Objection! Courtroom drama with Phoenix Wright

Waiting outside a local county court today, various courtroom moments from television came to mind such as Sideshow Bob decrying someones truth-handling abilities and Bob Loblaw lobbing law bombs, but when it comes to gaming, Phoenix Wright: Ace Attorney is Exhibit A.

Originally released in Japan in 2001 for the Gameboy Advance as Gyakuten Saiban,  Capcom’s Phoenix Wright has spawned an entire series of sequels and spin-offs including a musical by an all-female theatre company and a recently announced feature film.from Takashi Miike, director of cult films such as Audition and 13 Assassins.

You play as the titular “Ace Attorney” and are tasked with guiding him on his quest for justice as an inexperienced defence lawyer. Gameplay is divided into two parts: investigation and trial. The investigation portions resemble standard adventure games as you explore locations looking for clues and questioning witnesses to form your case. Once investigations are complete the action moves to the courtroom for the trial proceedings.

These unique scenes involve facing the prosecution (usually your nemesis Miles Edgeworth) to present evidence and cross-examine witnesses on the stand. Picking out the holes in testimonies is achieved by shouting “Objection!” into the microphone at the appropriate moment in the DS version . This, combined with presenting the correct exhibits at the right time will cause the judge to render a ‘not guilty’ verdict and win you the case. Choose the wrong evidence or question insignificant points too often and the judge will rule in the prosecution’s favour.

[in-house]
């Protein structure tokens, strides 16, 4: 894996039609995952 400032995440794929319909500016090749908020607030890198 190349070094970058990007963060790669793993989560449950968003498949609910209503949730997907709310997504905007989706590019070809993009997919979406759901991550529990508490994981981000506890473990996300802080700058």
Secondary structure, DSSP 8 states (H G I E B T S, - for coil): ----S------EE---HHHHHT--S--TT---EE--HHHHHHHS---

The unique gameplay mechanics and setting may be Ace Attorney’s major selling point but in my opinion the real enduring strength of the Ace Attorney series is in the characters and writing. Although some of the cases may be overly long and drawn out with leaps of logic required to solve some of the puzzles that reduce you to trial and error, the variety of characters, well-judged humour, and unexpected storyline twists keep it engaging. Special mention must also go to the English localisation team. While most text-heavy japanese games suffer massively from poor translation, the dialogue in the Ace Attorney games often sparkles, and replaces the japanese cultural referencing with western pop-culture nods.

After playing all three of the original Ace Attorney games I’m a firm fan of the series and if you enjoy a slower paced game, I highly recommend them. It might be a bit tricky to hunt down the DS versions nowadays but they’re also available to download with improved graphics on WiiWare, and iOS via itunes.

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